To finance such a macroeconomic project, it would take some creativeness that appears to be nonexistent in Stark County leadership circles.

    Meanwhile this valuable asset located in the heart of Canton atrophies.

    Stark's inability to devise a Clark County-like plan and come up with the necessary financing in indicative of a county that is nearly devoid of leadership with a vision and a "we can get this done" attitude whether it is a fairgrounds project or any other project.

    The Report believes, for instance, that Canton's Mayor Healy's "the Utica Capital" is in the "so much talk" category.  Oh, it might produce some benefit for the city and county. but it is appearing more and more that the significance of fracking for oil/natural gas to the advancement of the county economy may be a bit overblown.  The focus on fracking as some sort of panacea says more to The Report that it is seemingly the only game in town than it has real promise to pull Stark County out of the economic development dark ages.

    On August 14th, the Canton Regional Chamber of Commerce held a meeting at Innis Maggorie's offices involving Healy, Commissioner Tom Bernabei, Stark State president Para Jones, Innis Maggorie officials and Chamber officials "to [develope] a communications plan to guide ... efforts to market the greater Canton area as the ideal location for companies coming to capitalize on the region's shale oil and gas."

    Moreover, the letter of invitation held out that "[a] successful market campaign could create economic benefits for the entire region ... ."

    We shall see.

    There is no doubt about it.  Stark County's future economic development (notwithstanding what John Kiste and Steve Paquette say) plans are nowhere near where they need to be if the county is going to achieve any semblance of greatness anytime in the foreseeable future.

    Stark is spending less than $2 million annually on economic development projects.

    Pathetic, simply pathetic!

    In real estate the truism is:  location. location, location.

    In economic development the truism is:  leadership, leadership, leadership!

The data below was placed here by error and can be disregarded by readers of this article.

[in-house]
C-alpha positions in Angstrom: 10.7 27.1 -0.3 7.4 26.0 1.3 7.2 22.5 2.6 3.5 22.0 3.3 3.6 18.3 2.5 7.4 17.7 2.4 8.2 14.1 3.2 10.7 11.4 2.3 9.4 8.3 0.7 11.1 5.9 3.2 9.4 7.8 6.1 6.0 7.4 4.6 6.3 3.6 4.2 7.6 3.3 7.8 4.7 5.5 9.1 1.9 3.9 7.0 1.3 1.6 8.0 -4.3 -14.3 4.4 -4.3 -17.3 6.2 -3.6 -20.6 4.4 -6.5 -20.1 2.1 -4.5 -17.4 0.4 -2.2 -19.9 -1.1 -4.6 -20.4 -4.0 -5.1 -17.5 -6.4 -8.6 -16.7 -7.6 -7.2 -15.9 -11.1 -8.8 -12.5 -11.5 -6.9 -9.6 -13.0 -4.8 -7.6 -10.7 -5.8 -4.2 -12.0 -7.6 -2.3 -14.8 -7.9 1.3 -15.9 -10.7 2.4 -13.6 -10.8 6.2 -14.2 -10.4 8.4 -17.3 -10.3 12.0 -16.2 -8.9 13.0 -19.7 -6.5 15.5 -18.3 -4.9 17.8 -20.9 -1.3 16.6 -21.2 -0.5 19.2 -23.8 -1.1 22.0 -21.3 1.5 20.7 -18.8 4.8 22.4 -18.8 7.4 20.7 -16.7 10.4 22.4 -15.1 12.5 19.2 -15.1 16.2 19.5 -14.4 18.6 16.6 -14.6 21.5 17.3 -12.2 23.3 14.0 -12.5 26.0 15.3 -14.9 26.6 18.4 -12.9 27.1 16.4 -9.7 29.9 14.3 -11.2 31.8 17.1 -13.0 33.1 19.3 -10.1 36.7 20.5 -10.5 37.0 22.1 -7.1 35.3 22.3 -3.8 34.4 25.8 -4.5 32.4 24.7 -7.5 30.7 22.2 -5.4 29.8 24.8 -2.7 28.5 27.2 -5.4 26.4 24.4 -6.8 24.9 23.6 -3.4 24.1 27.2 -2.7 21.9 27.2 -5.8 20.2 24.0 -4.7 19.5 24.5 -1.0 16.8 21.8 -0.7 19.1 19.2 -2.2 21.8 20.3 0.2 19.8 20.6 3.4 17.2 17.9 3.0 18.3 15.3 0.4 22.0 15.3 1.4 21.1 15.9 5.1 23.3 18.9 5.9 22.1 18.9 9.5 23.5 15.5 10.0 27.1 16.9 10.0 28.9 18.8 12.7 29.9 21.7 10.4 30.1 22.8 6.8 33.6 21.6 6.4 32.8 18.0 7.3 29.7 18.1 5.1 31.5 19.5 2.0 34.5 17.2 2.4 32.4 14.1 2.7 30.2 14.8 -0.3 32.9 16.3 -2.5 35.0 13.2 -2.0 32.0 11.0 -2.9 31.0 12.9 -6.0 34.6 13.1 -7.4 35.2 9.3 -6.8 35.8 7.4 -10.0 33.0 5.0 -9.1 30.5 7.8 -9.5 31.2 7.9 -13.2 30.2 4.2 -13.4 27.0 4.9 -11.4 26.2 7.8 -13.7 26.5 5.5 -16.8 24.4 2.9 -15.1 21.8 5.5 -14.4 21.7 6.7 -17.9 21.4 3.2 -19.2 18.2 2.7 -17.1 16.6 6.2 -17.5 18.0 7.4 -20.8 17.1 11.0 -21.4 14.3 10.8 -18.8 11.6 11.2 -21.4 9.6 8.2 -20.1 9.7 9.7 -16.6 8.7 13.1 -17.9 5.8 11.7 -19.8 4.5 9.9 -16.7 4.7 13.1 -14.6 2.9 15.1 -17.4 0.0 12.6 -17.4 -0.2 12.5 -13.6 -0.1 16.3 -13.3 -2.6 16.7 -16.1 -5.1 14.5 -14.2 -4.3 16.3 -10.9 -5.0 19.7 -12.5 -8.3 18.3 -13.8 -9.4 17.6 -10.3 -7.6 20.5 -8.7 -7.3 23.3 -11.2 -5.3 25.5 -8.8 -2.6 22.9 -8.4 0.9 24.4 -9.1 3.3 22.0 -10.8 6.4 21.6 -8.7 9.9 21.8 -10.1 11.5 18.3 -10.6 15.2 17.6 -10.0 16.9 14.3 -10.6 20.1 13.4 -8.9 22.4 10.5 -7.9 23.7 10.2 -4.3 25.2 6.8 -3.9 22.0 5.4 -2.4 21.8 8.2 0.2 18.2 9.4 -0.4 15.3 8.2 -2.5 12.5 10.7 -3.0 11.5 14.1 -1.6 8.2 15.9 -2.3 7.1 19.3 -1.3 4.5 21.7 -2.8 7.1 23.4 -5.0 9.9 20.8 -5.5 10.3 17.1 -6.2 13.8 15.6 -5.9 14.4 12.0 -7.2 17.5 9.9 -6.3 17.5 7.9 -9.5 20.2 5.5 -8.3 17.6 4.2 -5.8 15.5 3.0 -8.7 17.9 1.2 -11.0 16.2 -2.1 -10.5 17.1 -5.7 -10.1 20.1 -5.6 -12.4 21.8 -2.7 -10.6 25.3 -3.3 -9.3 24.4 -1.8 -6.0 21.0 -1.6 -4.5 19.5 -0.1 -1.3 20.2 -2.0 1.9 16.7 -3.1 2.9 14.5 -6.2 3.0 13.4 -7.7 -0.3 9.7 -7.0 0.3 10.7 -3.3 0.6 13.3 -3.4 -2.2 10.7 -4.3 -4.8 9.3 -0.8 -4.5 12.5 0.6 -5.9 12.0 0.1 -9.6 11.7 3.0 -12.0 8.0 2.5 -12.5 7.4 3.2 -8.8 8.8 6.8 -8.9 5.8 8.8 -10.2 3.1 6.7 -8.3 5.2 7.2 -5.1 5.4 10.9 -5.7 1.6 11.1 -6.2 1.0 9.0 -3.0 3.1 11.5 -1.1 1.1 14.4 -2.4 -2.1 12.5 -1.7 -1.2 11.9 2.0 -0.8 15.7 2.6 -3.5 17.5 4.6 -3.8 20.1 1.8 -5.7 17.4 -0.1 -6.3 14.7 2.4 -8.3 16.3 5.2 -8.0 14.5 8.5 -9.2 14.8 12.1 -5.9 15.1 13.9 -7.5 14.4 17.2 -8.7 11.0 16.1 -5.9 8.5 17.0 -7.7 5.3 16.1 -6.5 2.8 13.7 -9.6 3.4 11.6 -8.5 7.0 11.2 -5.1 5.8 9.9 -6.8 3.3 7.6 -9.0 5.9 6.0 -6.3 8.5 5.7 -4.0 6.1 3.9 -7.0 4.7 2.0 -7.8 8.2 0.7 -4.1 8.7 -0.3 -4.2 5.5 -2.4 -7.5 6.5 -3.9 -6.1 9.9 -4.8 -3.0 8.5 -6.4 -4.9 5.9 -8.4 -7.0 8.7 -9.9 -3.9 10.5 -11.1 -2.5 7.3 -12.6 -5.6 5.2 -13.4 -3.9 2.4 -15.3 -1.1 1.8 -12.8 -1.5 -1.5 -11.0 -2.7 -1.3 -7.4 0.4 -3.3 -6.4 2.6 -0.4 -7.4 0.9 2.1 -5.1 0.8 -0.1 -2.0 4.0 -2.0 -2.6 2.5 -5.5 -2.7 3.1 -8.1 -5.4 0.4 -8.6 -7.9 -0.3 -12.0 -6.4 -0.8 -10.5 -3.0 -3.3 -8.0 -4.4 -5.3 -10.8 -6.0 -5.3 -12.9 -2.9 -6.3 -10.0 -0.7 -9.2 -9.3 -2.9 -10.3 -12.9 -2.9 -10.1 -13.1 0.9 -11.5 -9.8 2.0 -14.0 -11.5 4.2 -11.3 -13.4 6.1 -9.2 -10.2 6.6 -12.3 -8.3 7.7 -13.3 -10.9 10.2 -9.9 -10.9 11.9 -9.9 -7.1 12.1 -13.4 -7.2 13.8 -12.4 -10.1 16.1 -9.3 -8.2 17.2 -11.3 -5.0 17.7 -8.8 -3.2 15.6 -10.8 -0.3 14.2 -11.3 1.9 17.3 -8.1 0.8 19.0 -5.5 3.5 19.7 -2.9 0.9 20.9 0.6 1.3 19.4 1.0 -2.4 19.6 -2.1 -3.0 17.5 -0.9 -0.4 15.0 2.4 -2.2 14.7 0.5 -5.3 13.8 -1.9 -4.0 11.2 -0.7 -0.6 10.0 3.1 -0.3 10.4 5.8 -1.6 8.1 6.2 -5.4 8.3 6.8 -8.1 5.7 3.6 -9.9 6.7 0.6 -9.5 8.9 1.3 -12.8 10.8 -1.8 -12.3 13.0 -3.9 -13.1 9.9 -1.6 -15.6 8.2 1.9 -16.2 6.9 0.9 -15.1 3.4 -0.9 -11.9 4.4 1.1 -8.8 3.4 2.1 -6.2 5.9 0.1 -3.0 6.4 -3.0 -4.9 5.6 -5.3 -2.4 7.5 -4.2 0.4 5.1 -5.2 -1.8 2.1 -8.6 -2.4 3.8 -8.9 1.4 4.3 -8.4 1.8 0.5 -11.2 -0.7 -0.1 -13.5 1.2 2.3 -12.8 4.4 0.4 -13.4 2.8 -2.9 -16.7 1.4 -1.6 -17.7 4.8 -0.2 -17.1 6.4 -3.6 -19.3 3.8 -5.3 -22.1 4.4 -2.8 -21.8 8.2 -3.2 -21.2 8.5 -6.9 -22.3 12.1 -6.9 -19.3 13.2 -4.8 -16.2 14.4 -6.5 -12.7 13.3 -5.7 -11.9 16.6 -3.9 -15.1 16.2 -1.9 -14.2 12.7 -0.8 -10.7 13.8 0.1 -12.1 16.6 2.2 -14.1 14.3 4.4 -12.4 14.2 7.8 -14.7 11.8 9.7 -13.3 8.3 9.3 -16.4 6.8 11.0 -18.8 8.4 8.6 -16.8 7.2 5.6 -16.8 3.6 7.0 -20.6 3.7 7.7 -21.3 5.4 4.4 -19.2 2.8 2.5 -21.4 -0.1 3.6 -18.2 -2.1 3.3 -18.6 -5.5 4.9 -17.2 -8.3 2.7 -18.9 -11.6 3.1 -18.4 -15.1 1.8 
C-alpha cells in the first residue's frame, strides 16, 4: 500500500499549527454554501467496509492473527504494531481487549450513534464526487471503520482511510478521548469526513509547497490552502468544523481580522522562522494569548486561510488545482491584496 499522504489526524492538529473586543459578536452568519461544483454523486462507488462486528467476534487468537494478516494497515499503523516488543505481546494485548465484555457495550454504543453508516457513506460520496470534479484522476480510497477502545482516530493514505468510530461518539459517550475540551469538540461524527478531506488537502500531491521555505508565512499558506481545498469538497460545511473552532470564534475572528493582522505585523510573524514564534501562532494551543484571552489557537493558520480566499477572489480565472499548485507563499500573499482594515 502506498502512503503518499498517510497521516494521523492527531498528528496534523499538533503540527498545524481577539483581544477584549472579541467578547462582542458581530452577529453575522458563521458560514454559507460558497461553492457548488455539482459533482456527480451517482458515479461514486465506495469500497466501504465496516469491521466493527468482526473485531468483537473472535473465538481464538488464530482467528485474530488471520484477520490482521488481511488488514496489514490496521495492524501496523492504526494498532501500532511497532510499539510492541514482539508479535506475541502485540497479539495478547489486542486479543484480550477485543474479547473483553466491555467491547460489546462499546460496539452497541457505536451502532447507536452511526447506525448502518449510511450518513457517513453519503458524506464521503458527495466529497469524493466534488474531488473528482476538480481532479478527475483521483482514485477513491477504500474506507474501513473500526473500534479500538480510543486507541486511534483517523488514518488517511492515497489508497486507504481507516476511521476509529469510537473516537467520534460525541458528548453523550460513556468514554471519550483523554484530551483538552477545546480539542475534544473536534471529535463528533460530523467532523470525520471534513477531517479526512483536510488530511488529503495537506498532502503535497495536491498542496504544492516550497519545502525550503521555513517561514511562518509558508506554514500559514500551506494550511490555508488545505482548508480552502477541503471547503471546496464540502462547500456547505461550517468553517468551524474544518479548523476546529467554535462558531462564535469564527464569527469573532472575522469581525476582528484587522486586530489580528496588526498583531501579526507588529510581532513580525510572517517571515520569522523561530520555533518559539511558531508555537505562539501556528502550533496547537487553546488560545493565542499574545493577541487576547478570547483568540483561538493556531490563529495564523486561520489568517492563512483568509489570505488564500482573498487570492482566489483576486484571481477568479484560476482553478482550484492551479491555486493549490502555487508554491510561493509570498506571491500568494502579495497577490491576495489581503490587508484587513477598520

In Stark County, where is the leadership going to come from?

    Friday, August 24, 2012


    UPDATE:  3:45 P.M.

    (LINK) See allegation by Congressman Jim Renacci against Betty Sutton that she and her Democratic Party have taken $741 billion to pay for Affordable Care Act.

    Judged as "mostly false" by Cleveland Plain Dealer/Ohio PolitiFact.


    During this 2012 presidential campaign there have been a number of "political" wars break out.

    There has been charges of Republican versus Democrats that the latter are engaging in "class warfare."  And there has ben the allegations by Democrats that Republicans have embarked on a "war against women."

    With the recent comment of Congressman Todd Akin (Republican - suburban St. Louis, Missouri), who is running for a U.S. Senate seat currently held by Democratic Senator Claire McCaskill, to wit:
    It seems to me, from what I understand from doctors, that pregnancy [as a result of rape] is really rare.  If it's a legitimate rape, the female body has ways to try to shut that whole thing down.  But let's assume that maybe that didn't work or something; I think there should be some punishment but the punishment ought to be of the rapist, and not attacking the child.
    a nuance of the alleged "war against women" is seemingly being refined in to a "war of the sexes."

    The focus these days is mostly upon Republican men who are introducing, sponsoring and co-sponsoring federal legislation designed to determine for women control over their own bodies.